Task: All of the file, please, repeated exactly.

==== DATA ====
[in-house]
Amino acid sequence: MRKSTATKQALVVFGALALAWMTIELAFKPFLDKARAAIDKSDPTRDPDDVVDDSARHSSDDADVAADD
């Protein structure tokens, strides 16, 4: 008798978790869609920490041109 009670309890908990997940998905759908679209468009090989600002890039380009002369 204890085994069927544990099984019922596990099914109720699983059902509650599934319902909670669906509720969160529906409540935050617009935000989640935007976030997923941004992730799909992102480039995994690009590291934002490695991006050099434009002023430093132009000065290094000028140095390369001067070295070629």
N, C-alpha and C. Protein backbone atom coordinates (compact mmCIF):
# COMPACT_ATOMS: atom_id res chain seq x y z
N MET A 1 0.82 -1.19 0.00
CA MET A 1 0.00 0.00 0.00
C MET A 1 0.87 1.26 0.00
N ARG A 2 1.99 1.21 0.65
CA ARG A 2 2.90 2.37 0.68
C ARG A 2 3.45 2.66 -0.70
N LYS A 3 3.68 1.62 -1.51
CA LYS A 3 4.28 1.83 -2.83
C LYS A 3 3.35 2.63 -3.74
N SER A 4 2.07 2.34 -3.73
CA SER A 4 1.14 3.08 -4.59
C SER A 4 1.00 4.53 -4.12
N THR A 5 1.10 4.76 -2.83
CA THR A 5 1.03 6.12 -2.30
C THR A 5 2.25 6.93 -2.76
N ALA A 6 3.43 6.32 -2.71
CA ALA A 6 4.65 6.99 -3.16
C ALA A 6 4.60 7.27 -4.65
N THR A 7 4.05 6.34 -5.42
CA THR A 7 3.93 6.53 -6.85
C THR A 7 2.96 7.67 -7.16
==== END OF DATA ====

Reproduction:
[in-house]
Amino acid sequence: MRKSTATKQALVVFGALALAWMTIELAFKPFLDKARAAIDKSDPTRDPDDVVDDSARHSSDDADVAADD
């Protein structure tokens, strides 16, 4: 008798978790869609920490041109 009670309890908990997940998905759908679209468009090989600002890039380009002369 204890085994069927544990099984019922596990099914109720699983059902509650599934319902909670669906509720969160529906409540935050617009935000989640935007976030997923941004992730799909992102480039995994690009590291934002490695991006050099434009002023430093132009000065290094000028140095390369001067070295070629």
N, C-alpha and C. Protein backbone atom coordinates (compact mmCIF):
# COMPACT_ATOMS: atom_id res chain seq x y z
N MET A 1 0.82 -1.19 0.00
CA MET A 1 0.00 0.00 0.00
C MET A 1 0.87 1.26 0.00
N ARG A 2 1.99 1.21 0.65
CA ARG A 2 2.90 2.37 0.68
C ARG A 2 3.45 2.66 -0.70
N LYS A 3 3.68 1.62 -1.51
CA LYS A 3 4.28 1.83 -2.83
C LYS A 3 3.35 2.63 -3.74
N SER A 4 2.07 2.34 -3.73
CA SER A 4 1.14 3.08 -4.59
C SER A 4 1.00 4.53 -4.12
N THR A 5 1.10 4.76 -2.83
CA THR A 5 1.03 6.12 -2.30
C THR A 5 2.25 6.93 -2.76
N ALA A 6 3.43 6.32 -2.71
CA ALA A 6 4.65 6.99 -3.16
C ALA A 6 4.60 7.27 -4.65
N THR A 7 4.05 6.34 -5.42
CA THR A 7 3.93 6.53 -6.85
C THR A 7 2.96 7.67 -7.16